Conor Birney


Conor Birney is Executive Design Director at Madwell in Brooklyn. He joined the agency in its infancy, and his — career-wise — and has helped build out the design practice over the last 11 years.

A true believer that everything is interesting, Birney has designed for a range of audiences and organizations including Happy Family Organics, The Glenlivet, Pernod Ricard, men’s grooming brand Harry’s, non-profit New York Road Runners, and Whyte & Mackay, the company that produces spirits brands Jura, Dalmore, John Barr, and Shackleton. Creative direction, UX, branding, product design, illustration, animation, 3D, prototyping, design strategy, design systems, and presentation design are among his specialties.

Birney’s goal is to design holistically across a brand’s identity, all advertising elements, and digital systems to tell a consistent, impactful story that is beautiful to look at. For New York Road Runners, he designed a multi-year program that was intended to drive at-home interest in the popular NYC Marathon, which was not a spectator sport when it came to home viewing. “It Will Move You” was a multi-media effort that delivered on the promise of the marathon for runners, spectators, and supporters and got at-home viewers participating by texting each other digital stickers and creating digital cheer cards.

What Birney loves most about this industry is that he gets to satisfy his curiosity on a daily basis by diving into different industries and subject matters — no two days are ever the same. “When I say everything is interesting, I mean that there’s a universe of subject matter that the design process allows us to tap into and hopefully make accessible to others.”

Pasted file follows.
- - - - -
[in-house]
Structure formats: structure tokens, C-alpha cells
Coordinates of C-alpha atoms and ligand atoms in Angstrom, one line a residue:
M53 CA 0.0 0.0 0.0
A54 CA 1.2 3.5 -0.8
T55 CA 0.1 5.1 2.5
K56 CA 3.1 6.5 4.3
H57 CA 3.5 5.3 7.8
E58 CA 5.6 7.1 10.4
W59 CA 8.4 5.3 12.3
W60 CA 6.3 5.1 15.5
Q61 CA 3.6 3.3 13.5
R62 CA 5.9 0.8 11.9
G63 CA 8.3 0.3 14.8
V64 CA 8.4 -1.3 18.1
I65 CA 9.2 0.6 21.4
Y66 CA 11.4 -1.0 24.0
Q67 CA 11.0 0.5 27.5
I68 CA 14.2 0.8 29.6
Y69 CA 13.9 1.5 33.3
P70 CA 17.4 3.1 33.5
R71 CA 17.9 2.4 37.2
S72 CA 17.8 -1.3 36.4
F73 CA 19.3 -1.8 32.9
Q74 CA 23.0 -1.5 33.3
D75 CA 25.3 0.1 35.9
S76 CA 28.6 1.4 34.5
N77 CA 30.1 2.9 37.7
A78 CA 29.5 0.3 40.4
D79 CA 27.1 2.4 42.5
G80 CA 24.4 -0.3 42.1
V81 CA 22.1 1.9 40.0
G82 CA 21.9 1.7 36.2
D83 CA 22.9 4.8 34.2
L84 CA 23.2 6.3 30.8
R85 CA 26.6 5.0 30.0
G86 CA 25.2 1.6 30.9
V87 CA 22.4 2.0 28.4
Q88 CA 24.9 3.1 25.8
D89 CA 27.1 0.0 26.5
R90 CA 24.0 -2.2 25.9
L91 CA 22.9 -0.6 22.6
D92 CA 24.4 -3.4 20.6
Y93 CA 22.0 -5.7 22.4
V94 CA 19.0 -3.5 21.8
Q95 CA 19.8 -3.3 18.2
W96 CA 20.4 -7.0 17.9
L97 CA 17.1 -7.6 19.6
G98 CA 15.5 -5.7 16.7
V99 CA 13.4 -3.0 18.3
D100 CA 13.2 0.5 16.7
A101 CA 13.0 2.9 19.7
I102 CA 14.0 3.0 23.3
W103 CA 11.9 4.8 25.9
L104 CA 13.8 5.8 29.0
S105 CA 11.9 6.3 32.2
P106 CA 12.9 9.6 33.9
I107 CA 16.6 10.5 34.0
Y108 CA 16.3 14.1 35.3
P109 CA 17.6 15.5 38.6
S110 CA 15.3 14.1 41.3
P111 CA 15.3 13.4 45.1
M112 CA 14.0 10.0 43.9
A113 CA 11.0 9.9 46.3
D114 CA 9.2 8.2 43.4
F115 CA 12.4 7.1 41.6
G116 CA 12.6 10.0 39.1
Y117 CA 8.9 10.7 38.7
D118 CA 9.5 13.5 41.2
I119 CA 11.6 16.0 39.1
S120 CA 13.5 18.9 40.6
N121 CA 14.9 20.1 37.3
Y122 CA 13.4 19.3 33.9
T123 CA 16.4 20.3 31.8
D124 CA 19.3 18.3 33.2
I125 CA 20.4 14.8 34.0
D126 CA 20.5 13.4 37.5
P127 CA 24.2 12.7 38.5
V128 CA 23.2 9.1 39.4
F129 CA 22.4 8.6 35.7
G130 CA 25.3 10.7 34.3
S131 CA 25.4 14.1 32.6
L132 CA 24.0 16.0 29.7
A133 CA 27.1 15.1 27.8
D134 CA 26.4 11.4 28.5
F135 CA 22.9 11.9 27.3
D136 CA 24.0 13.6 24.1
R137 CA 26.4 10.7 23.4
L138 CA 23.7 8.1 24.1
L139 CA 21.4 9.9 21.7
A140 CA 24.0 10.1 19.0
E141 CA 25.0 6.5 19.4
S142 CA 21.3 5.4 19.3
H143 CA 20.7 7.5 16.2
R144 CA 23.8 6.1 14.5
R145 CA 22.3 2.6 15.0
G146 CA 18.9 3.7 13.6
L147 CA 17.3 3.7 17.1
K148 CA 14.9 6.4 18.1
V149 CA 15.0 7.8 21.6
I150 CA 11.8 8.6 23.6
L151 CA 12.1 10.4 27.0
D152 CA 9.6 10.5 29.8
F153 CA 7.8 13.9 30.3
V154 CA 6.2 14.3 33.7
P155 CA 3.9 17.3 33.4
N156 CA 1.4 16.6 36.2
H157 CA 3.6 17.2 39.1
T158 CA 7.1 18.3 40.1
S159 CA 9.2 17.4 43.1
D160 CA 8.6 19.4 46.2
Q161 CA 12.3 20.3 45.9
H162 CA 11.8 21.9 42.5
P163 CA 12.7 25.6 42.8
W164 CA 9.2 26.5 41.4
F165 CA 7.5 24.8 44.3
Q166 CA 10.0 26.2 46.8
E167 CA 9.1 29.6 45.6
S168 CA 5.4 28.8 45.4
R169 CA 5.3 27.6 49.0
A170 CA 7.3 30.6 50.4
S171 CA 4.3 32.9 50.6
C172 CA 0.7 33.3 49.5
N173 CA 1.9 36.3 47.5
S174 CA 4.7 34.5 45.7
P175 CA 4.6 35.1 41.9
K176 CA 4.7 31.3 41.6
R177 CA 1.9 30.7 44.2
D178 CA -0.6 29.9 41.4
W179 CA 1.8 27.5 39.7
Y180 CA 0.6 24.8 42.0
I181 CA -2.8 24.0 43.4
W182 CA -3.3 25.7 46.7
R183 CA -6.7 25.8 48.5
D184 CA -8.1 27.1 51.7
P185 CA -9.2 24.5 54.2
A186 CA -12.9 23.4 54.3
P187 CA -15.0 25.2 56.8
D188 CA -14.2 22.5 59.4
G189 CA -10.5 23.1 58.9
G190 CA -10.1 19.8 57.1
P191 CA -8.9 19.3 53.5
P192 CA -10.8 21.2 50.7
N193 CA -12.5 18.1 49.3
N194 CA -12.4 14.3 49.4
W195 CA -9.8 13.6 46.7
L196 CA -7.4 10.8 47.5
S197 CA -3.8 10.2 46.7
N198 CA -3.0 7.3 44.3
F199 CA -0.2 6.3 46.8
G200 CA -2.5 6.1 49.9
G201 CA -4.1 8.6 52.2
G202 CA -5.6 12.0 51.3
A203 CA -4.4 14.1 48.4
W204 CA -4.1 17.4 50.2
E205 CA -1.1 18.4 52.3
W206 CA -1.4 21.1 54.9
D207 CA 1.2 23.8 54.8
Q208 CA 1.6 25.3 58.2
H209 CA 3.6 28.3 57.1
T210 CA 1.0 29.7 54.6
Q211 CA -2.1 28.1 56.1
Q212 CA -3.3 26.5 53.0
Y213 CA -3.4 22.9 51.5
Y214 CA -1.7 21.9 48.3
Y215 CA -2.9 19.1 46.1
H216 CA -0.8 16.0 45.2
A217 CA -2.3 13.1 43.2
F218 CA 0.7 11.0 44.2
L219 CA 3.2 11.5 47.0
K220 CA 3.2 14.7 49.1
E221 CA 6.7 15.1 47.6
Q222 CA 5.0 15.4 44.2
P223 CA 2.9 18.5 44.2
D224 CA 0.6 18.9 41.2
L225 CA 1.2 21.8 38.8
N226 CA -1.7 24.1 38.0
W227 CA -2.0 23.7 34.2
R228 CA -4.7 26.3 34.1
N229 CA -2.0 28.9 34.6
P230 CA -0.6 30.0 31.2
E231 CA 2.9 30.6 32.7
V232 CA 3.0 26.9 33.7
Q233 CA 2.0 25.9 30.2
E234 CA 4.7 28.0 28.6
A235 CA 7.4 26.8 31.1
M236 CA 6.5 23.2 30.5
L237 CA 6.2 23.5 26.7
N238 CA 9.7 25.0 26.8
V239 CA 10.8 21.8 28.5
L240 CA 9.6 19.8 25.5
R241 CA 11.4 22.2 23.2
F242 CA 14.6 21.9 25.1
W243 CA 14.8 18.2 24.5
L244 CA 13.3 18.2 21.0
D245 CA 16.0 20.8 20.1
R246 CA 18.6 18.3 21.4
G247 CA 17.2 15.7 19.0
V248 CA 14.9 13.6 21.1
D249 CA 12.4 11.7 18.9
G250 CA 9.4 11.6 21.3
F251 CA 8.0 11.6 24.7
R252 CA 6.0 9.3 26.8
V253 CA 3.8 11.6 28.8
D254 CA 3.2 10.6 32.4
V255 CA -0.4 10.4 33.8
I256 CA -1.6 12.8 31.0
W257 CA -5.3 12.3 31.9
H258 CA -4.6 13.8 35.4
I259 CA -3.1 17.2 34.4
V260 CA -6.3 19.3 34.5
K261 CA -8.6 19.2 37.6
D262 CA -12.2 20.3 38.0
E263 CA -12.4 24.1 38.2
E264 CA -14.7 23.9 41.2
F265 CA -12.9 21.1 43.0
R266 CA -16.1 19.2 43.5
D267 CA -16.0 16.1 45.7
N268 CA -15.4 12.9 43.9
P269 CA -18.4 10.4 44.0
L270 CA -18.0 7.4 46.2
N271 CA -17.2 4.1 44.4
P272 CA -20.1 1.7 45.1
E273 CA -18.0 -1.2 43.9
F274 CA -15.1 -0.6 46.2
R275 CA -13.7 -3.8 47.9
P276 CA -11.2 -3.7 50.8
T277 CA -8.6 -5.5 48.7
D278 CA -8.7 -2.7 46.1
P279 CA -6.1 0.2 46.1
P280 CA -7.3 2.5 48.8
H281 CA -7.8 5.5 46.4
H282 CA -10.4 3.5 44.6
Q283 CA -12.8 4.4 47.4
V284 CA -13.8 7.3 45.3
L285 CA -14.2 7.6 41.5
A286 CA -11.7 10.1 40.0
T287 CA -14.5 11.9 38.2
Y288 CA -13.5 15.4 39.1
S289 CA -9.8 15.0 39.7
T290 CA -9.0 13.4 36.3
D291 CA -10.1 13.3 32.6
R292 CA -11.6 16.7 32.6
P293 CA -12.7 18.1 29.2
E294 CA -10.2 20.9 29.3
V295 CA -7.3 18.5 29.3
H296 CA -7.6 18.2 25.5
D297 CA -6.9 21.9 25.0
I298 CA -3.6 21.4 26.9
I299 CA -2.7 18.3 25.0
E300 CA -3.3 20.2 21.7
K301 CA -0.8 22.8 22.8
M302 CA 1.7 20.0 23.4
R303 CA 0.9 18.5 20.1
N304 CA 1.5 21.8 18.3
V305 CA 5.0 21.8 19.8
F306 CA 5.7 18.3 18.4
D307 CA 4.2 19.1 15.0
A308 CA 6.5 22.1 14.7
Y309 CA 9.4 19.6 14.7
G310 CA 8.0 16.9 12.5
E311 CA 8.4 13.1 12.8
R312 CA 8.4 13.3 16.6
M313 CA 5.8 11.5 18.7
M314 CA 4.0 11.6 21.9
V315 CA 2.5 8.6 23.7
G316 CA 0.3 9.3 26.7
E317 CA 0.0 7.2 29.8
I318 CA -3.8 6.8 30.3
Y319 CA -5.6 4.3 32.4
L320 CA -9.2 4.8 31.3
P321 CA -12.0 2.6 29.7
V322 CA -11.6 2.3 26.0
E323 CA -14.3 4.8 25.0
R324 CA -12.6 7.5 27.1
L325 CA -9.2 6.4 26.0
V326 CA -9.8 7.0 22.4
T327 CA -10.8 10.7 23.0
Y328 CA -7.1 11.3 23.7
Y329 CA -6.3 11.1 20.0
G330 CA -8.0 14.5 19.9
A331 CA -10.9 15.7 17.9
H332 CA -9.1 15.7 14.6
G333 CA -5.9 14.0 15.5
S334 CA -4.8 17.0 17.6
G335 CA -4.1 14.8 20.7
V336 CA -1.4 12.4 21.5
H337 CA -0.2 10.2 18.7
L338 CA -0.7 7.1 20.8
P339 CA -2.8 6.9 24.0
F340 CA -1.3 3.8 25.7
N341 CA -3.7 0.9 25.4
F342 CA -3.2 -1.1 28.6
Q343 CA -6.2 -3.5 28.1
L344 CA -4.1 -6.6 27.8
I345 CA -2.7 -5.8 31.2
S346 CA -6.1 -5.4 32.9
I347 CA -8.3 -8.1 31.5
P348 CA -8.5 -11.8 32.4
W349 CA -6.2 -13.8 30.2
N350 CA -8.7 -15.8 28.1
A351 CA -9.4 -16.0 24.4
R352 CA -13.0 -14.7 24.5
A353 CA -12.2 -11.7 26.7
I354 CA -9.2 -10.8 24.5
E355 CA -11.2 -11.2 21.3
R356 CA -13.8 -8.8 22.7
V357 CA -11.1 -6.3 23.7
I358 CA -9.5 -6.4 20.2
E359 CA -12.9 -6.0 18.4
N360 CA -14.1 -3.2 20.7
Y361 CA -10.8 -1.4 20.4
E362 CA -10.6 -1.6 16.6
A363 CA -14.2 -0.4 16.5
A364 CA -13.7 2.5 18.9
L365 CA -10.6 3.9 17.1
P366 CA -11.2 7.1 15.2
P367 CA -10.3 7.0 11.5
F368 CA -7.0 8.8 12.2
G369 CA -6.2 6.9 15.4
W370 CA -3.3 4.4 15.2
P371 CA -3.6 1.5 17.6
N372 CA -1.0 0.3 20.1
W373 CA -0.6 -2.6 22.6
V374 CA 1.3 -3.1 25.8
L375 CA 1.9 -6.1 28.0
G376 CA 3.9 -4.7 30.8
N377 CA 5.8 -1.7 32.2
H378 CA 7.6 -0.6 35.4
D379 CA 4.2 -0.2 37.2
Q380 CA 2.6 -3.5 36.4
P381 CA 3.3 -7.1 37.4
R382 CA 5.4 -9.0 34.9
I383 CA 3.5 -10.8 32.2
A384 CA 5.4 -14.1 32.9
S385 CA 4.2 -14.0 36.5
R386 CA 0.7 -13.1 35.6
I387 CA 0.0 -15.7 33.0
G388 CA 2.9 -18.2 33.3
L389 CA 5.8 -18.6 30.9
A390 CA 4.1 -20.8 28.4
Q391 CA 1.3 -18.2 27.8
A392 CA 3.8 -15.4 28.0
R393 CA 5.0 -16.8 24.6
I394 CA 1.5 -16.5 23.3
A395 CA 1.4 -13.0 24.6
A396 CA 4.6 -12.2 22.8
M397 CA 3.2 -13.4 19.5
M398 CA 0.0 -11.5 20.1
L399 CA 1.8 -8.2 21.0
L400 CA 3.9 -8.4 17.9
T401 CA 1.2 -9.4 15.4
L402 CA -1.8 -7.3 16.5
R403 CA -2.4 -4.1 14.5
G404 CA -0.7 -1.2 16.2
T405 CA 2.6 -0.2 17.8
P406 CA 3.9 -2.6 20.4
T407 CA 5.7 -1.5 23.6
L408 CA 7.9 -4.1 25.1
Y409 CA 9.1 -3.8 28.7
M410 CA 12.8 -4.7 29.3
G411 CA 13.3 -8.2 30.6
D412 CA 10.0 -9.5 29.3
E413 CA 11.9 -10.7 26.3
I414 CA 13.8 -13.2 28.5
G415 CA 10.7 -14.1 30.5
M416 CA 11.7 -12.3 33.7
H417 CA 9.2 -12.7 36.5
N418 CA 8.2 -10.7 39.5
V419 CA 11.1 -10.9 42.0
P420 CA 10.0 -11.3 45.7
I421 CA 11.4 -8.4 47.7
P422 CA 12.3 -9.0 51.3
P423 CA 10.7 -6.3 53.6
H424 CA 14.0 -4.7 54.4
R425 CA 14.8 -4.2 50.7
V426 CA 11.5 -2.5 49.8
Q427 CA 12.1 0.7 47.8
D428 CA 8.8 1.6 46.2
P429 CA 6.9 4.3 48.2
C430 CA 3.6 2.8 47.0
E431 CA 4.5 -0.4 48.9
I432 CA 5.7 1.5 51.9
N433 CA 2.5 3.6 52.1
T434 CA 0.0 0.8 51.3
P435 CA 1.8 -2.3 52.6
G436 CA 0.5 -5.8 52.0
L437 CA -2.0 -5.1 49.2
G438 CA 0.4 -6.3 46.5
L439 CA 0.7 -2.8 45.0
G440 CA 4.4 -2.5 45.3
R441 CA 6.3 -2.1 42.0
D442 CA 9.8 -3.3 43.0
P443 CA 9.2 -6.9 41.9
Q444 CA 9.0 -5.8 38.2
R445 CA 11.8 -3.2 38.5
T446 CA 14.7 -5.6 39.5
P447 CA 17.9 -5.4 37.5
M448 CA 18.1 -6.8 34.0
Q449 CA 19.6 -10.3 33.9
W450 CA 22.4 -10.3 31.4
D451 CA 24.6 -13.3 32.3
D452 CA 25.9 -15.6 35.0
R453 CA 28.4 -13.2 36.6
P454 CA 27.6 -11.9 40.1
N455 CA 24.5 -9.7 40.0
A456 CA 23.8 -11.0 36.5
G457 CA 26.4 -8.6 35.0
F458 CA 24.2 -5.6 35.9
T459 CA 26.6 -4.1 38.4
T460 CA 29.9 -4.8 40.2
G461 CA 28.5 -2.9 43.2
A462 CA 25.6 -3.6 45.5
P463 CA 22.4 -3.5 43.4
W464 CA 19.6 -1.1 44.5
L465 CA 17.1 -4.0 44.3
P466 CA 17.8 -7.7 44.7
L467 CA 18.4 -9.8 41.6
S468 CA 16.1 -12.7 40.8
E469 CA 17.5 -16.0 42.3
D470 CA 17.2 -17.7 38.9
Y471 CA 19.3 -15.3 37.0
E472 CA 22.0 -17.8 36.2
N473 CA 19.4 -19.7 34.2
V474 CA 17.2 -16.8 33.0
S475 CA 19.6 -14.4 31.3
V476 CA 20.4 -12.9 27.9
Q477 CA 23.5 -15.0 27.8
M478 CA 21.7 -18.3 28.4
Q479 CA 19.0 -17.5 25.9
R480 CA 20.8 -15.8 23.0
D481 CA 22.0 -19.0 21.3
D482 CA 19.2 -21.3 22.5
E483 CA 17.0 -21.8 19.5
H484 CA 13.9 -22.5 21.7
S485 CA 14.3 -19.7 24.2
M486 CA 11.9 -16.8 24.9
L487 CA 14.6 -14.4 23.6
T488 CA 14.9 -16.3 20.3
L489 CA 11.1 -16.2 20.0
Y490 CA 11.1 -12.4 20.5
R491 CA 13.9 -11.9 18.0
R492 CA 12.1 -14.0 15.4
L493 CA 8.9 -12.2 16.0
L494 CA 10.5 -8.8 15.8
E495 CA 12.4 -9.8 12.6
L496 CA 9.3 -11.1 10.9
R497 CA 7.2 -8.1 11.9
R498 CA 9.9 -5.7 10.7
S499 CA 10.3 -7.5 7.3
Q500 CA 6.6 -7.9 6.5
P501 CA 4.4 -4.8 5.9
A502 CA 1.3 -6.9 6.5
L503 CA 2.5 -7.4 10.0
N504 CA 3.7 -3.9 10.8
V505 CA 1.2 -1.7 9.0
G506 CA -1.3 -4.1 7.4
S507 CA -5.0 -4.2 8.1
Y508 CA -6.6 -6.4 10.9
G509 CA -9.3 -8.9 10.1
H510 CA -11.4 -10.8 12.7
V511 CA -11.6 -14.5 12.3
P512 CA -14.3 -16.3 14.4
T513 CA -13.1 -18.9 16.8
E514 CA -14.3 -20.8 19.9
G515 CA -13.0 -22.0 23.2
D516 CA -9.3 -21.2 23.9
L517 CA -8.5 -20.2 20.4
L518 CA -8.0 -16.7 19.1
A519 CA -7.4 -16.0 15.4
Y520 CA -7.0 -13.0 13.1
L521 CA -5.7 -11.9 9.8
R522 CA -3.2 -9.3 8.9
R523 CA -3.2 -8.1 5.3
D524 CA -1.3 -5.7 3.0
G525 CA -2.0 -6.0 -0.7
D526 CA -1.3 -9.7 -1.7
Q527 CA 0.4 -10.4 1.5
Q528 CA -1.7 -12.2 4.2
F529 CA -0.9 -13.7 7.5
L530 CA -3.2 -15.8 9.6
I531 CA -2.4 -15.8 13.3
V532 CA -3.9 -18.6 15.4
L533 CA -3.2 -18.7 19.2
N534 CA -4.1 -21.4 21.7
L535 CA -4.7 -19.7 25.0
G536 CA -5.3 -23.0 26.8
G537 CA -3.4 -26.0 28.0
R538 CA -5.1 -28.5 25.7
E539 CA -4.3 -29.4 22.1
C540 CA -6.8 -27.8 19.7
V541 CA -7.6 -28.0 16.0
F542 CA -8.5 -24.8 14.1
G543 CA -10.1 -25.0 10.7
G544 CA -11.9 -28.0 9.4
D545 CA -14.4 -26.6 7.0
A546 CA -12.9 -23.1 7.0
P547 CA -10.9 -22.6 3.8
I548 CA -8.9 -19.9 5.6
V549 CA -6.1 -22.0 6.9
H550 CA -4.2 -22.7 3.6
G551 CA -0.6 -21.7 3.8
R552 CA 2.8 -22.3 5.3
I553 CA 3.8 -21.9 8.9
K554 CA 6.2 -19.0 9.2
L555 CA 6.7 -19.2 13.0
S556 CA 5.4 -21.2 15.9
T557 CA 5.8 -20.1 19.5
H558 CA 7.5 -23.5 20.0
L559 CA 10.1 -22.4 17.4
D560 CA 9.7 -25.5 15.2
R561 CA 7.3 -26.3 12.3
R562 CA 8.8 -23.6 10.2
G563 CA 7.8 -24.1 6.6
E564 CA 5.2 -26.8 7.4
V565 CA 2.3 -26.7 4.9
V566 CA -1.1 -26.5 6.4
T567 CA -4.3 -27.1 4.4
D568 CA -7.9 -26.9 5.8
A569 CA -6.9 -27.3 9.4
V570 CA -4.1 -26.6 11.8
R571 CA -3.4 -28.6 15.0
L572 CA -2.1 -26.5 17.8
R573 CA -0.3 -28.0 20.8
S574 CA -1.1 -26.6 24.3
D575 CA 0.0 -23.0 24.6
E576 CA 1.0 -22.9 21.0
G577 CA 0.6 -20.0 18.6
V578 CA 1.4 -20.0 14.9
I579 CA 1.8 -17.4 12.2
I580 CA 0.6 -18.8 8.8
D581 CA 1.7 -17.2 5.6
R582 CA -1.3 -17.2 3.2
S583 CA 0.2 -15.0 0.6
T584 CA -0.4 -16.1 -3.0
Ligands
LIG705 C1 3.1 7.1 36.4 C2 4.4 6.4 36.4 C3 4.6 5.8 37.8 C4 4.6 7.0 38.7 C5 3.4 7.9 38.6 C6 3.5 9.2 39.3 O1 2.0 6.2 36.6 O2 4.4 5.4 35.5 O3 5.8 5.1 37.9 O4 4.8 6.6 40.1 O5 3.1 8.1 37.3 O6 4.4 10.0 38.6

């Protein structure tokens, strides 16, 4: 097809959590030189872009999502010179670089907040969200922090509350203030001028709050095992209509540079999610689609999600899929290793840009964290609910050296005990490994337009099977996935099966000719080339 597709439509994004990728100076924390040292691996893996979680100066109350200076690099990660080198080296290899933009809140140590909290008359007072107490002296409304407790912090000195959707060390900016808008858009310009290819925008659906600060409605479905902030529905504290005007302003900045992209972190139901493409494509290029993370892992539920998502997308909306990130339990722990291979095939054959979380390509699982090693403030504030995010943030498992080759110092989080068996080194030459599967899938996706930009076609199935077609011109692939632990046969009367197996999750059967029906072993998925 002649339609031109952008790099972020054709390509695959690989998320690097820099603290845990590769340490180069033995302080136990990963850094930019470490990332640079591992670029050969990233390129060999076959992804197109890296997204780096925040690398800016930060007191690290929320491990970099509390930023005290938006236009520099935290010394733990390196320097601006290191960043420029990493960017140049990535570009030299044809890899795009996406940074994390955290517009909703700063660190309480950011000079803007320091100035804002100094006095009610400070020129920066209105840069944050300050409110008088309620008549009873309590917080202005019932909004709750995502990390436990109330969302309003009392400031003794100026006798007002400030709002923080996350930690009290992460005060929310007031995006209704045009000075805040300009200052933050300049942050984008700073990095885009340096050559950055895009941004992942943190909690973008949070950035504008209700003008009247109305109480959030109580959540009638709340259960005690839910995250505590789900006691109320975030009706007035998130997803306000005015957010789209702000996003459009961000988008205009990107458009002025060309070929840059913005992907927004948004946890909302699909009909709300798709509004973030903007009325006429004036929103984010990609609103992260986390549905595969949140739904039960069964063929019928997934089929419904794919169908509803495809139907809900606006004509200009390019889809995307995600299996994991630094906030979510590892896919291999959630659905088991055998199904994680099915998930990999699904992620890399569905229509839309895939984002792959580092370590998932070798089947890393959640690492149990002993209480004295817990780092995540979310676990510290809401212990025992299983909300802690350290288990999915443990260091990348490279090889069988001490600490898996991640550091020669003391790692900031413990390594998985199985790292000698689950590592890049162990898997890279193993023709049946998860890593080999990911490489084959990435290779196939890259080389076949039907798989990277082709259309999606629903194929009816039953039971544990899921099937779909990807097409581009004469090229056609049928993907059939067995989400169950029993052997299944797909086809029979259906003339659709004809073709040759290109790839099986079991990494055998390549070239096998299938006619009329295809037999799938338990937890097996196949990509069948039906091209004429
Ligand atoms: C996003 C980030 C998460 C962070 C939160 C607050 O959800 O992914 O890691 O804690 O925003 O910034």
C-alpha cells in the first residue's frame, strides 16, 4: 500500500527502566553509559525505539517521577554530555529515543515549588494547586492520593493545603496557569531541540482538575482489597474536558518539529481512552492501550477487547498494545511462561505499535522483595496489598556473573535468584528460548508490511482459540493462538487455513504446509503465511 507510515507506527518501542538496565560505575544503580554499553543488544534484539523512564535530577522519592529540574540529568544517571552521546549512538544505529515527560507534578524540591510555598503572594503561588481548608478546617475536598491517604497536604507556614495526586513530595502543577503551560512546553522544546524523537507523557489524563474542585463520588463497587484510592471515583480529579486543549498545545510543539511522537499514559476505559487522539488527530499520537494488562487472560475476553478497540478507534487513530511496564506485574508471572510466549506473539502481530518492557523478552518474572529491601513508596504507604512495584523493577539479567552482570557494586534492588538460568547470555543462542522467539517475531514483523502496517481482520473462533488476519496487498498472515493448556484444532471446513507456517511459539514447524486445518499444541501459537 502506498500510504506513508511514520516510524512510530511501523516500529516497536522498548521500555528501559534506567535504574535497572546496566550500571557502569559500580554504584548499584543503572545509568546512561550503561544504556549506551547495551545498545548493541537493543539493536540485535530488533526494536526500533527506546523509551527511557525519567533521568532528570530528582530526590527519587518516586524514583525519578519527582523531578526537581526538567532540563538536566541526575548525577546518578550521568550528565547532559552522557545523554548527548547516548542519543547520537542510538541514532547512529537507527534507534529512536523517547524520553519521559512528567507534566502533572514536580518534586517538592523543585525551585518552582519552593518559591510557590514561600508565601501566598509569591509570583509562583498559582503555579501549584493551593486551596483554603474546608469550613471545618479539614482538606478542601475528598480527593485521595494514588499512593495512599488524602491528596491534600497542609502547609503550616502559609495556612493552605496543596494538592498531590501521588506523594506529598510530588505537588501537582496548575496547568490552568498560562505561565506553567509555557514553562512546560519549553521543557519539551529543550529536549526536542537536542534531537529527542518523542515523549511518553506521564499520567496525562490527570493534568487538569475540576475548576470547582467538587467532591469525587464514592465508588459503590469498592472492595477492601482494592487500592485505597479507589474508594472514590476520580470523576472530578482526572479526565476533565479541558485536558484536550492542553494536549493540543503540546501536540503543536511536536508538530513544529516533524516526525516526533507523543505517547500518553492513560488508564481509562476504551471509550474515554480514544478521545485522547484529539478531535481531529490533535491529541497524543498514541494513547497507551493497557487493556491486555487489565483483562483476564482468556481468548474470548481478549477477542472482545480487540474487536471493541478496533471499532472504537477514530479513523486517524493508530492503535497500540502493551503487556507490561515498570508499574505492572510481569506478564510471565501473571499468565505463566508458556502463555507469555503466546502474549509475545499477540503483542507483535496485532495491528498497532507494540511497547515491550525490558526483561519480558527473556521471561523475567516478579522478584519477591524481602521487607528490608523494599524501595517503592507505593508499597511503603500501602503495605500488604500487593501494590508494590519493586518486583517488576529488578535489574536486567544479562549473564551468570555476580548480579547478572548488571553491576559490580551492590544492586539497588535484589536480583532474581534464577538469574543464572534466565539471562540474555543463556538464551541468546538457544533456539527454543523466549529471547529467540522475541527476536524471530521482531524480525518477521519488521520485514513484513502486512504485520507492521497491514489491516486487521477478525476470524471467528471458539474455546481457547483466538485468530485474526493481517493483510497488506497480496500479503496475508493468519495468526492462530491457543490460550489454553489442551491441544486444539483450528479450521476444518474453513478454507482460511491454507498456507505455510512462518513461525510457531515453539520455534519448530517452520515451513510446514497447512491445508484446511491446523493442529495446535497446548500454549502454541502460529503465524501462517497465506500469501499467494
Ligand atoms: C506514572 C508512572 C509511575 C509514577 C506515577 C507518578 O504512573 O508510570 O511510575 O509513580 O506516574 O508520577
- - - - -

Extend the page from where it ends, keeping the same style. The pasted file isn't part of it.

Looking forward to 2023, are you optimistic about the role and impact of Graphic Design and Visual Communication in Business? Culture? Causes? Have the events and disruptions of the past few years changed the role or trajectory of Graphic Design?

With AI at large in our industry, it can be tempting to start second guessing the role of design. Who needs a designer when you can generate a flood of assets with a simple text prompt? The truth is, the more content we proliferate (or: the more content society has to wade through), the more essential graphic design becomes in helping to make sense of it all. Great design has always been more than the tools used to create it. That’s true now more than ever.

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Herb Lubalin

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